I was on the swim team at A&M, and one night after we had concluded a meet in Austin, which is the home of our arch rival, the University of Texas, whose nom de guerre is "Longhorns", but whom we call "T-sips", we all went out for refreshments.
I ended up at the bar between two T-sips. I had a full glass of beer, and I told the T-sip on my left to place the index finger of his right hand on the bar, which he did. I rubbed the bottom of my full glass of beer over his finger and asked him if felt a very special sensaton. He replied no.
I went, "Hmmm." Then I told him to place the index finger of his left hand on the bar, and he again complied. I once again rubbed the bottom of my full glass of beer over his finger and asked him if he felt a very special sensation this time. Once again he told me he had not.
Once again I went, "Hmmmm."
So now I told him to put both index fingers on the bar right next to each other. In other words, the index finger of his left hand was on the bar right next to the index finger of his right hand.
I set my full glass of beer on his two index fingers and walked away. -:)
deleted for clarity
Originally Posted by newnature
Well, I am not a first time poster but I WAS going to ask a theological question a couple of days ago. (I asked where the "Other" forum was.) I hesitated because I didn't want to start a debate. Perhaps my decision not to was a wise one?:)
Well, you are partly correct, however, it is not a question of morality, it is a test of obedience. The test was conducted by God just as He used the talking Donkey as an adversary to test Balaam: Numbers 22:27 (KJV)
Originally Posted by newnature
27 And when the ass saw the angel of the LORD, she fell down under Balaam: and
Balaam's anger was kindled, and he smote the ass with a staff.
To imply any more than that is to go beyond what the scripture says.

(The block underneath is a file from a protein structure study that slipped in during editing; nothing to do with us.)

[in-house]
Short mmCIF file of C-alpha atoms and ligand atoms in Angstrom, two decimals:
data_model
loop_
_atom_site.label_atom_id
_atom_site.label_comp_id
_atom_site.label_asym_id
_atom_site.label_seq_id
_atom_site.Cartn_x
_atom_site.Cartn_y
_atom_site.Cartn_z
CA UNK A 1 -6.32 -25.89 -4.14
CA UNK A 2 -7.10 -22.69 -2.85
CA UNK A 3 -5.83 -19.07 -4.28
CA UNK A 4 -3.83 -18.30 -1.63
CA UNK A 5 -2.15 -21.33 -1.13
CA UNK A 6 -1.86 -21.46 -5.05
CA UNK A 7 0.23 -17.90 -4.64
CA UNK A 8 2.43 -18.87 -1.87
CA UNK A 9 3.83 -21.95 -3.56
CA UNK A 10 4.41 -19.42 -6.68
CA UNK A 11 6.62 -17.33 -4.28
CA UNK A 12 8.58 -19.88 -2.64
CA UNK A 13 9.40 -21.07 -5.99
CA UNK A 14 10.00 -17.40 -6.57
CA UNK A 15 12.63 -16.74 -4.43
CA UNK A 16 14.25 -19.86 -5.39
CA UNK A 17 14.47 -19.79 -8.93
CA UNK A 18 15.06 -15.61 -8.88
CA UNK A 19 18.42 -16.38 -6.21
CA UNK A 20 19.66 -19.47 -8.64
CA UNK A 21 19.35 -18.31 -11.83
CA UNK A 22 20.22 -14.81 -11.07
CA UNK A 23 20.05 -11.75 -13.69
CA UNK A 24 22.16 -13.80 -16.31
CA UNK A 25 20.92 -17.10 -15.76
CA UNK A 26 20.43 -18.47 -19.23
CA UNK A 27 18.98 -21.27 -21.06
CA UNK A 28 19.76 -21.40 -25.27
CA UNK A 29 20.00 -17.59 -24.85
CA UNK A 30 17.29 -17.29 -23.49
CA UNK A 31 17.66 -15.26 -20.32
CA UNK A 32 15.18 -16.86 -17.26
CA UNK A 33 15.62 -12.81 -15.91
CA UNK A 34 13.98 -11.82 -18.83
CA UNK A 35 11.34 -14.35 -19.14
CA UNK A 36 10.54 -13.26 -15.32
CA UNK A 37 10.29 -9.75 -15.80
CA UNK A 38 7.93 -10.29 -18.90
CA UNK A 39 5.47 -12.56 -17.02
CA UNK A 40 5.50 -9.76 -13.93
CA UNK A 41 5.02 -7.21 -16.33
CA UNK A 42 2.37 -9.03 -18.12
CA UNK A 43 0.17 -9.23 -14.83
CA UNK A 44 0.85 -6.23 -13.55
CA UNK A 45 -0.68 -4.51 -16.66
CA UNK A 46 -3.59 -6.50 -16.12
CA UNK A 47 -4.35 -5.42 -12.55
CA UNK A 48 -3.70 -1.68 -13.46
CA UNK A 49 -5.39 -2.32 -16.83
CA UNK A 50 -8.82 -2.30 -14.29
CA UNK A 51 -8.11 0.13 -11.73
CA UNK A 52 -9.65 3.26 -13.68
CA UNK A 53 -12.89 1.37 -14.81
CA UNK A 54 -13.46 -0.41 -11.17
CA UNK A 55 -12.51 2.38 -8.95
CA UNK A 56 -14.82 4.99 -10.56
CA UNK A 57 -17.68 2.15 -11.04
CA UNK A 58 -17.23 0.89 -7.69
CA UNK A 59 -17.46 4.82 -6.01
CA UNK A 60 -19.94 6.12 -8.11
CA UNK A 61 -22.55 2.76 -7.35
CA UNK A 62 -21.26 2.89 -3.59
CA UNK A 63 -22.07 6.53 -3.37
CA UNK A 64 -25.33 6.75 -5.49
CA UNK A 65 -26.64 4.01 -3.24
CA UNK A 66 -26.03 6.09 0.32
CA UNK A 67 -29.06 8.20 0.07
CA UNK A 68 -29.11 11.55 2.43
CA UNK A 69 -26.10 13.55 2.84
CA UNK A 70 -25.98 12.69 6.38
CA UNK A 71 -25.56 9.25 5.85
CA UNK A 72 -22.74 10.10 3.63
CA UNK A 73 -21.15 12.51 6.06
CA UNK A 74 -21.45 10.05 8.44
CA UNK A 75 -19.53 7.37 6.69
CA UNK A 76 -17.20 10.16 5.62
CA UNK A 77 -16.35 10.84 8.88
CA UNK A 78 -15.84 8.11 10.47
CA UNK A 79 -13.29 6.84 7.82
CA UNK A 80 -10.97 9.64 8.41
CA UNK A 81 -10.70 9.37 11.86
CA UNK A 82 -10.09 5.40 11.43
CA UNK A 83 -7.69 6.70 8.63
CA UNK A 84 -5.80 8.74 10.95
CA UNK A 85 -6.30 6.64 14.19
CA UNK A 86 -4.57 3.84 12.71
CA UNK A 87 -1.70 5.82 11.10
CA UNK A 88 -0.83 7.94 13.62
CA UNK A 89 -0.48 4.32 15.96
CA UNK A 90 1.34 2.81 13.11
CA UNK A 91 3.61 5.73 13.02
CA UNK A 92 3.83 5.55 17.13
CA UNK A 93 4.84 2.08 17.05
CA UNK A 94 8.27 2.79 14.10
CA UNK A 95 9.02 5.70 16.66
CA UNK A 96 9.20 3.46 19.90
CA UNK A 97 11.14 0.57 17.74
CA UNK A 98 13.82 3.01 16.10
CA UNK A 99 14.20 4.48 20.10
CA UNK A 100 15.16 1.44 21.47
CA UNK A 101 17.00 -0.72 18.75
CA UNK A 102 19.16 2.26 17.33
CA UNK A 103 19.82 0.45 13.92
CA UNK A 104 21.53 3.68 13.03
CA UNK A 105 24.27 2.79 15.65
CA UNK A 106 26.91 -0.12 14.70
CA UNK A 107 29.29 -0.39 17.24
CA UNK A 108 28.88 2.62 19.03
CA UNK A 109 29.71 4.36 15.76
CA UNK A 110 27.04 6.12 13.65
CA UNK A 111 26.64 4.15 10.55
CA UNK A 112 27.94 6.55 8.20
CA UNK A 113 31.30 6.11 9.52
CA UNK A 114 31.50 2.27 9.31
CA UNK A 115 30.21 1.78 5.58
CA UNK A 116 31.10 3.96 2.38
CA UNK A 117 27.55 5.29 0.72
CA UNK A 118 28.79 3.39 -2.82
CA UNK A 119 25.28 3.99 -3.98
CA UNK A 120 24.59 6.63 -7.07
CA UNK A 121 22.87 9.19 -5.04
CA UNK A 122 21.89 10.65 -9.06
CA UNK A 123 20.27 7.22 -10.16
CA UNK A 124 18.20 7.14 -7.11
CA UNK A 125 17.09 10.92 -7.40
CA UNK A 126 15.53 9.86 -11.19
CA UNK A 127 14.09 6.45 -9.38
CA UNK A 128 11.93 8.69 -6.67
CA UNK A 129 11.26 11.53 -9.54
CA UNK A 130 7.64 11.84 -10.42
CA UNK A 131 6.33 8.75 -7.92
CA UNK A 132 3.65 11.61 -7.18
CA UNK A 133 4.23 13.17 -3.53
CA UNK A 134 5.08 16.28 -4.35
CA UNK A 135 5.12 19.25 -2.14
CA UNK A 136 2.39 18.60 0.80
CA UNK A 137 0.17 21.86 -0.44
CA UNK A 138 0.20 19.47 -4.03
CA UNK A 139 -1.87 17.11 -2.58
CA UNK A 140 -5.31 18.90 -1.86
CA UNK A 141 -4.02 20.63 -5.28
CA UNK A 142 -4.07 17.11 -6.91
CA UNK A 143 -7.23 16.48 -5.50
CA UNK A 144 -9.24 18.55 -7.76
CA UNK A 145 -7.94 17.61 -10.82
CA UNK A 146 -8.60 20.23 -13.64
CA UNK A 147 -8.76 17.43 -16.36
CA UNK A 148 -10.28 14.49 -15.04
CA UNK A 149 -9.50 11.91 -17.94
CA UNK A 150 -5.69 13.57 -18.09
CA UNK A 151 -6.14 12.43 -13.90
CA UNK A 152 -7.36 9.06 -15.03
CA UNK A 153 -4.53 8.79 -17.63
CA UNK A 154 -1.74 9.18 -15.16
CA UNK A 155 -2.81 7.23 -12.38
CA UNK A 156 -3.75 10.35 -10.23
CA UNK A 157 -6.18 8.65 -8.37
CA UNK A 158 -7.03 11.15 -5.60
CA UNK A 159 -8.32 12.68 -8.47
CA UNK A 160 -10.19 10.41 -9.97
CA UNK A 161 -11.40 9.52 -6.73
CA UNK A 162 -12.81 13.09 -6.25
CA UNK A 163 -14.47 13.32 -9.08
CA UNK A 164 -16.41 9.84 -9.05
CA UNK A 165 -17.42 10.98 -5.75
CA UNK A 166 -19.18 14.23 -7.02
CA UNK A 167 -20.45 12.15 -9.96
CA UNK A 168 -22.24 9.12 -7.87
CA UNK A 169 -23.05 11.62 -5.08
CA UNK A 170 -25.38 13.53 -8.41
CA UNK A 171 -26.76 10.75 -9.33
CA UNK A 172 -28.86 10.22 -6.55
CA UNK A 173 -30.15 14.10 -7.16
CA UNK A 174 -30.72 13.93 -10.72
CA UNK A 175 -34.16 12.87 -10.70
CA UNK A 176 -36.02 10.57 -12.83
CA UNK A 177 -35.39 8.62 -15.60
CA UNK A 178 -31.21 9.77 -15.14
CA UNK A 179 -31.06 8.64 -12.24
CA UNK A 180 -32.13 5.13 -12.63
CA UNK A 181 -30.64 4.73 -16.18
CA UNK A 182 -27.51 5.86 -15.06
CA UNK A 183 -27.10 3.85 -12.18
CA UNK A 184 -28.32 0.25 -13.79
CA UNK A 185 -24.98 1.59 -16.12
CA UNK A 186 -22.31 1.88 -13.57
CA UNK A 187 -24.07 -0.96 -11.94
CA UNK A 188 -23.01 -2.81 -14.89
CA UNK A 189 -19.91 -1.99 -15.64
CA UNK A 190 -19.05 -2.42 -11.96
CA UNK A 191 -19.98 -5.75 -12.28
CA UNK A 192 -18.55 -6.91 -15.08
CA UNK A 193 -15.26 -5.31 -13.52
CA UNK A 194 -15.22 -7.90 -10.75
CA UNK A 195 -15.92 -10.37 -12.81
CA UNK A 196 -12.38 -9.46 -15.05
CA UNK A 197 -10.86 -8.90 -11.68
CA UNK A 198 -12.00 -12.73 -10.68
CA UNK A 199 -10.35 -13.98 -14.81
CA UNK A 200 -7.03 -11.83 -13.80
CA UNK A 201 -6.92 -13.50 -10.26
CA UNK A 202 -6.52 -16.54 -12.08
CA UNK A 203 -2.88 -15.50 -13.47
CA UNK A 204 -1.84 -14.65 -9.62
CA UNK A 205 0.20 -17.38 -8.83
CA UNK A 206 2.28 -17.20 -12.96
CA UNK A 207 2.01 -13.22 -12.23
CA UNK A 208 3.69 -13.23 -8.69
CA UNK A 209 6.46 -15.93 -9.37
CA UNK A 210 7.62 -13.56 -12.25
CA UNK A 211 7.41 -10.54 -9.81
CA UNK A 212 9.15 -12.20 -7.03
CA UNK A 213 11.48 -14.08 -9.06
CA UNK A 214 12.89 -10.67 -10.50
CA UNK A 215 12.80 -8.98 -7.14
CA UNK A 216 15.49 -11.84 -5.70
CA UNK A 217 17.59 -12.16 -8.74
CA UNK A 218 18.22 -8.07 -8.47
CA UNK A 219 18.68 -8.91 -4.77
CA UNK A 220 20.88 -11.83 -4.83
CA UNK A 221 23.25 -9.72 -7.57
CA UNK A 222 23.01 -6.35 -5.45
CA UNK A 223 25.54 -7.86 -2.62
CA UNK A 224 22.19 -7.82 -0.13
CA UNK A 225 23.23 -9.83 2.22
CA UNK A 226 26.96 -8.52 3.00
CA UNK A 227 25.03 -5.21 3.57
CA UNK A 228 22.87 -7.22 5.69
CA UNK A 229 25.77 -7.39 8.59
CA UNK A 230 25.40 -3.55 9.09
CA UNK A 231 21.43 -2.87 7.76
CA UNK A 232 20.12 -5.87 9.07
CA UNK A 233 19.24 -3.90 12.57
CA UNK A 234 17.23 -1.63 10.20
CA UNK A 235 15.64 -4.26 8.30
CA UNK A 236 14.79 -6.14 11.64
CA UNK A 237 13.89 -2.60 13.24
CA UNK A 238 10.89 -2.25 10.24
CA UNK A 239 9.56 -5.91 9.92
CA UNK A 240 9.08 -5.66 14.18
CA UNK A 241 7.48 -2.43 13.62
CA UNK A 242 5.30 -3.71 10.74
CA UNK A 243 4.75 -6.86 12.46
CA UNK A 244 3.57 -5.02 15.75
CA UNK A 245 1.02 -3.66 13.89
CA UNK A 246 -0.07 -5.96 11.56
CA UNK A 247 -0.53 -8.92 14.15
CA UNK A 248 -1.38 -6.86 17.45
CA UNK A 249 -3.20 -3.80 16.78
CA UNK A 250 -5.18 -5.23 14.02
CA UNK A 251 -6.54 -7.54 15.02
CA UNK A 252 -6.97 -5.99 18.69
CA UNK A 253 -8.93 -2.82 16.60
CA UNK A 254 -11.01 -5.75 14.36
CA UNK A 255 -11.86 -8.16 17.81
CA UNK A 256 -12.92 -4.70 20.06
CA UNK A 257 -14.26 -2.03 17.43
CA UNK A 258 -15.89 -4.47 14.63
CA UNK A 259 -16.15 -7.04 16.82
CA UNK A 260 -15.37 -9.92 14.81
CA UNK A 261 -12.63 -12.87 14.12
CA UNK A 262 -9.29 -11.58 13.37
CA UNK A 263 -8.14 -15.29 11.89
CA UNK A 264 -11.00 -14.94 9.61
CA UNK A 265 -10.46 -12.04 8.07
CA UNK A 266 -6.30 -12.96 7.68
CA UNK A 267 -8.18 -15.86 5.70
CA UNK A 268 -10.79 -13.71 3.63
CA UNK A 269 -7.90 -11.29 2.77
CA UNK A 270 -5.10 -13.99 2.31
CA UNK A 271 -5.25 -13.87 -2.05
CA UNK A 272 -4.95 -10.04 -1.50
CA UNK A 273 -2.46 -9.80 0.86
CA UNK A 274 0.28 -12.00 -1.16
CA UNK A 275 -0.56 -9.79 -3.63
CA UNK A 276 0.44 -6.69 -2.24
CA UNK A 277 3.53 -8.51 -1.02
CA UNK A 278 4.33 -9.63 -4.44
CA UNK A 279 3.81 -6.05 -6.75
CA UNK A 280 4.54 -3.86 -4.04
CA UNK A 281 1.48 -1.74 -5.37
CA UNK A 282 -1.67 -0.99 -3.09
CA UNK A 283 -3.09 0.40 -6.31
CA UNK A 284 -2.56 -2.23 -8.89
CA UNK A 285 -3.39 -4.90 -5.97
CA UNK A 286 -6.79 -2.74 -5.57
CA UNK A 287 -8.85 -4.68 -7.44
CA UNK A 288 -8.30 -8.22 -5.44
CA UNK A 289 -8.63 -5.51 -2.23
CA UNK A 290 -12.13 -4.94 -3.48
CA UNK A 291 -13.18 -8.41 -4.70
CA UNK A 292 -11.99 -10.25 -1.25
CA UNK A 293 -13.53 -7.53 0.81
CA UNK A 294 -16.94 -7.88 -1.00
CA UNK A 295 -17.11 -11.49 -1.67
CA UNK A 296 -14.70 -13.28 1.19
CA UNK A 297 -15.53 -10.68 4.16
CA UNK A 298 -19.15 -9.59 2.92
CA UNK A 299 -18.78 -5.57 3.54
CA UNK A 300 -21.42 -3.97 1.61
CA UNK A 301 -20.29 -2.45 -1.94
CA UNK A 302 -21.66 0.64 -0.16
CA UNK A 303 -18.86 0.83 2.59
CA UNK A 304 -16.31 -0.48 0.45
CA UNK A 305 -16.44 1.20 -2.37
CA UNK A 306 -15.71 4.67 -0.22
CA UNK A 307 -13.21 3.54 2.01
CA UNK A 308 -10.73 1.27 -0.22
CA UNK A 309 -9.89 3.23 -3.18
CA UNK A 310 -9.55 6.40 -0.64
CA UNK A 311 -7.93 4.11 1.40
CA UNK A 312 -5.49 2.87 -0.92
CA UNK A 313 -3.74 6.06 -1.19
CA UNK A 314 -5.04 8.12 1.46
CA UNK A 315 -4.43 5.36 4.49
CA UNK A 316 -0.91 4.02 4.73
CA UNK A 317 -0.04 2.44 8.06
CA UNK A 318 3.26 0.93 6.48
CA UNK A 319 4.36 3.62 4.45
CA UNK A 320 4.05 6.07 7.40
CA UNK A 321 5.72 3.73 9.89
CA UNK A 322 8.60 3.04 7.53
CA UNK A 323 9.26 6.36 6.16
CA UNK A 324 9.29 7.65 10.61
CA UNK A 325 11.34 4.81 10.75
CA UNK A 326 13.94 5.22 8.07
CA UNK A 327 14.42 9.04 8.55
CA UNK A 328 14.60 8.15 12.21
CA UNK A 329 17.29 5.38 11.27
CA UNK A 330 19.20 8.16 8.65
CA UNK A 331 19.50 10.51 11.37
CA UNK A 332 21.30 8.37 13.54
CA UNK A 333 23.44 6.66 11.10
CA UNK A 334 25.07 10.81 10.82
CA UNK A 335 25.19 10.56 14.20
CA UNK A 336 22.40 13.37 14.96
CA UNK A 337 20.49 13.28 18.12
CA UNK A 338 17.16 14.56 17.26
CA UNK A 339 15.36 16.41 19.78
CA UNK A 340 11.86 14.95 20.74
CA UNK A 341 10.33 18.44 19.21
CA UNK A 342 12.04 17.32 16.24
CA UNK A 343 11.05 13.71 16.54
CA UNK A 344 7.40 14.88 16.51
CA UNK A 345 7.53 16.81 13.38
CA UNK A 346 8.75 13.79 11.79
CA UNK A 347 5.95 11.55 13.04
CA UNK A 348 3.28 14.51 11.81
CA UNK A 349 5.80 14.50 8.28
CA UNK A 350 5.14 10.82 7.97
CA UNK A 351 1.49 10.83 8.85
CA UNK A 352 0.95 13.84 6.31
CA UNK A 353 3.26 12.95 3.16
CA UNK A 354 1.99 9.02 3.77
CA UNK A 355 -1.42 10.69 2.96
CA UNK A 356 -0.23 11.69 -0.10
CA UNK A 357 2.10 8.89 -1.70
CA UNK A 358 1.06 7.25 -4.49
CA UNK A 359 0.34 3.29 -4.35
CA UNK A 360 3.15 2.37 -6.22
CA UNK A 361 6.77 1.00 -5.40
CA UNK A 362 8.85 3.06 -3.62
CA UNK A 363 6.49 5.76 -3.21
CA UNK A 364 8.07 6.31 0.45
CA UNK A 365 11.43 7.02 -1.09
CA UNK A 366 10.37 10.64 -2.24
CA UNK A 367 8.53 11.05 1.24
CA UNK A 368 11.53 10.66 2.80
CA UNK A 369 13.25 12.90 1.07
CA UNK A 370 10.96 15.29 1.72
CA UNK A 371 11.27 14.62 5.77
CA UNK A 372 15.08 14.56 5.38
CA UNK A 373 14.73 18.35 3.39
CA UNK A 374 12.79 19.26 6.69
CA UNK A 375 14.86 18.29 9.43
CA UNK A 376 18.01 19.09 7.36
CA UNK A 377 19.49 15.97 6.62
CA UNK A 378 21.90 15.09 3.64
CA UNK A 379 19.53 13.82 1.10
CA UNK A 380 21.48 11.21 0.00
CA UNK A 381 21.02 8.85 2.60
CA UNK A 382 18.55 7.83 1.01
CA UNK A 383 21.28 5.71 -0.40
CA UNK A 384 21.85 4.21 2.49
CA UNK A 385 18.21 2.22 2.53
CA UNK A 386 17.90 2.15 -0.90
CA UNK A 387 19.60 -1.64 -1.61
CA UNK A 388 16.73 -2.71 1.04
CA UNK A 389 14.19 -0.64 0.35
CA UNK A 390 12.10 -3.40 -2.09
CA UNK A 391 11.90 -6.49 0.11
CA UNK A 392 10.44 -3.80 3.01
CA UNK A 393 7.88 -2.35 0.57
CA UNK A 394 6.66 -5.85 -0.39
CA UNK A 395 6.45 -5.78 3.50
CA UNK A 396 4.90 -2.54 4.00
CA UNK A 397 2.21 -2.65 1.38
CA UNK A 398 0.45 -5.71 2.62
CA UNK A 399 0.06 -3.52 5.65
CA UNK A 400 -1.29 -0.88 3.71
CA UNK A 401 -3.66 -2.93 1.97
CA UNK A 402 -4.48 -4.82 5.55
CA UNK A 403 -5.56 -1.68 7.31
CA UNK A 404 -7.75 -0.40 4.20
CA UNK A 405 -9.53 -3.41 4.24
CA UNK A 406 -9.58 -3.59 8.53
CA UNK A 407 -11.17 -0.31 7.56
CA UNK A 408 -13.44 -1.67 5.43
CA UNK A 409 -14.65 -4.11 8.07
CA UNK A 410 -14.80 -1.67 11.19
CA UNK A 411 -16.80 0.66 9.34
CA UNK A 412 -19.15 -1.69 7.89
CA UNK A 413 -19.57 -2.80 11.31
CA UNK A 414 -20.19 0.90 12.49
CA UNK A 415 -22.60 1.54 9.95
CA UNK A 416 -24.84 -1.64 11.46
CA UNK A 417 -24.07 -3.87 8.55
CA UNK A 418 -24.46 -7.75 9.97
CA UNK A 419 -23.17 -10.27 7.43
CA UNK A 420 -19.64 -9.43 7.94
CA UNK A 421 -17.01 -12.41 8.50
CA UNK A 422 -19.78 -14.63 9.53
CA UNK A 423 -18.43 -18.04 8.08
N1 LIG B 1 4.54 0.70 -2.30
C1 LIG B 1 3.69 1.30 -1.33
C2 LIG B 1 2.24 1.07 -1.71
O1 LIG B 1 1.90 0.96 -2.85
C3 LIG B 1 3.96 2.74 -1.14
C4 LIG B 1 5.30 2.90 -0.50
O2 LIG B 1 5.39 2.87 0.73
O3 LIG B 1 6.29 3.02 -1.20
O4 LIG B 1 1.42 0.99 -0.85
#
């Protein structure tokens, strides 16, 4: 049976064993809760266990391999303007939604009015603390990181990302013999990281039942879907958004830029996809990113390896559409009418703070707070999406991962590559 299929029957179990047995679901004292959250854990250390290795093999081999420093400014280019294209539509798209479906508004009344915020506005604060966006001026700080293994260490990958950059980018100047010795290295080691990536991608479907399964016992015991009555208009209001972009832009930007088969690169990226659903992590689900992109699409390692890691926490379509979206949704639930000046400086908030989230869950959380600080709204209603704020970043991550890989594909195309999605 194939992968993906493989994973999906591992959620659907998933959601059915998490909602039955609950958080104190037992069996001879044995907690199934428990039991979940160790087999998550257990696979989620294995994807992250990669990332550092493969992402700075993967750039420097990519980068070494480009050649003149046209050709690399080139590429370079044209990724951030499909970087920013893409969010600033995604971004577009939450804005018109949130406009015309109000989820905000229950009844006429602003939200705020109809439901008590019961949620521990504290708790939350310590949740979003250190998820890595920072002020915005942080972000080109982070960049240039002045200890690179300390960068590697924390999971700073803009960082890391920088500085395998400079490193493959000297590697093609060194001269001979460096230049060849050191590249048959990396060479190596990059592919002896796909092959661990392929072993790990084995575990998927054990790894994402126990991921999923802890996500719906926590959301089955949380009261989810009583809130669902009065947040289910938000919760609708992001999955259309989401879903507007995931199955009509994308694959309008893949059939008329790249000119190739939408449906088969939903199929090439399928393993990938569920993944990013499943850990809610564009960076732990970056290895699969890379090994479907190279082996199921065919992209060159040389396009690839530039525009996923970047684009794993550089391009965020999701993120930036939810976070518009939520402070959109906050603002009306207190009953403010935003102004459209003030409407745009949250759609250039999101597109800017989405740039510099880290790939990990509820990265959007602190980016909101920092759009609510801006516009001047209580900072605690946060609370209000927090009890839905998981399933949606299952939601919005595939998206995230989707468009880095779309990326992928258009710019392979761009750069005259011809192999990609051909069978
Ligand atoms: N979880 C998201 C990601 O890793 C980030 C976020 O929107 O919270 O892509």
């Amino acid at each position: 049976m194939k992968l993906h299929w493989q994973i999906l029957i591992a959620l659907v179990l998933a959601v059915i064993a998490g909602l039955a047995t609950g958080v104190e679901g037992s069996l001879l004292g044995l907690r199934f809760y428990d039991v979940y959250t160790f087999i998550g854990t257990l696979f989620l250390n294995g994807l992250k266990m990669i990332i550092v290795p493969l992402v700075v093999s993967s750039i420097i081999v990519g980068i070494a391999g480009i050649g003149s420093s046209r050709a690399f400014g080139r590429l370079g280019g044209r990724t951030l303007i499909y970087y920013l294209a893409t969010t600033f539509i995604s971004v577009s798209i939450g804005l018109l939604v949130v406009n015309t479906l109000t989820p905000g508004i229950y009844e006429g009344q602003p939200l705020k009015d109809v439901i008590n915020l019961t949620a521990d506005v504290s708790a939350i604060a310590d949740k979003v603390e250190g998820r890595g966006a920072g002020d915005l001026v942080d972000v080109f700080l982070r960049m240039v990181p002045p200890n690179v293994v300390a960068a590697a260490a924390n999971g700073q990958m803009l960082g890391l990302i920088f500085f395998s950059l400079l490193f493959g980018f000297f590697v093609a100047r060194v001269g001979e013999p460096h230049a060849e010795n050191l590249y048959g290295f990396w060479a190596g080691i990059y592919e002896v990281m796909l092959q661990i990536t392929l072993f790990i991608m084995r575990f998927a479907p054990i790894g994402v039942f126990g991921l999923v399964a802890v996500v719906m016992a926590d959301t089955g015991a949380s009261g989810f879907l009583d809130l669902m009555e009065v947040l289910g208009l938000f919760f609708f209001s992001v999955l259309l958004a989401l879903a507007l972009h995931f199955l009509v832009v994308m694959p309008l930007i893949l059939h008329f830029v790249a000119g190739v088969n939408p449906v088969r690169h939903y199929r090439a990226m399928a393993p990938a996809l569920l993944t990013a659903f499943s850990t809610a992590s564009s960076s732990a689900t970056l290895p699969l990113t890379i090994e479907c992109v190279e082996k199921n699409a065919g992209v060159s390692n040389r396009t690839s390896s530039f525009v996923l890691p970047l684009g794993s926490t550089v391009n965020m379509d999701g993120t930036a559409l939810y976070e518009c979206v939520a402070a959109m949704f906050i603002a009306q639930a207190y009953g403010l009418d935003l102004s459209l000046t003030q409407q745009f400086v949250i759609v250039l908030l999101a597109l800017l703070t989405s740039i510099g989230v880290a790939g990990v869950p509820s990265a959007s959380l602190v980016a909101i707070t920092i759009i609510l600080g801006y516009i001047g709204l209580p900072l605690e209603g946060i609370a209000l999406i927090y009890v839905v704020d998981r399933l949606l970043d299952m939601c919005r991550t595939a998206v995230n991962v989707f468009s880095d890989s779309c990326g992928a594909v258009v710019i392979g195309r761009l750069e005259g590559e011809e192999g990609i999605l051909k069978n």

1 Chronicles 21:15 (KJV)
And God sent an angel unto Jerusalem to destroy it: and as he was destroying, the LORD beheld, and he repented him of the evil, and said to the angel that destroyed, It is enough, stay now thine hand. And the angel of the LORD stood by the threshing floor of Ornan the Jebusite.
Matthew explains what is meant by an enemy: It correctly states
that the word ζιζάνιον is cheat a troublesome weed in the grαinfields, resembling wheat, in our lit. only ρl. and then BAG inserts the word (tares). (mistakenly) cockle, tares which are a (synonym)
Matthew 13:26-29 (Darby)
But when the blade shot up and produced fruit, then appeared the darnel also. 27 And the bondmen of the householder came up and said to him, Sir, hast thou not sown good seed in thy field? whence then has it darnel?
And he said to them, A man [that is] an enemy has done this. And the bondmen said to him, Wilt thou then that we should go and gather it [up]? 29 But he said, No; lest [in] gathering the darnel ye should root up the wheat with it.
After a brief statement of some facts relating to the use of the neuter in the LXX, he continues: 'The masculine ο πονηρος is used, as is also its Hebrew equivalent, to designate a wicked man, when an individual is pointed out; but it is never used in the Septuagint to designate the ' Evil One.' It certainly would not occur to any one familiar with the language of the Septuagint, to interpret the word as equivalent to Satan'
Lightfoot P. 273-283 Revision of the English Version of the New Testament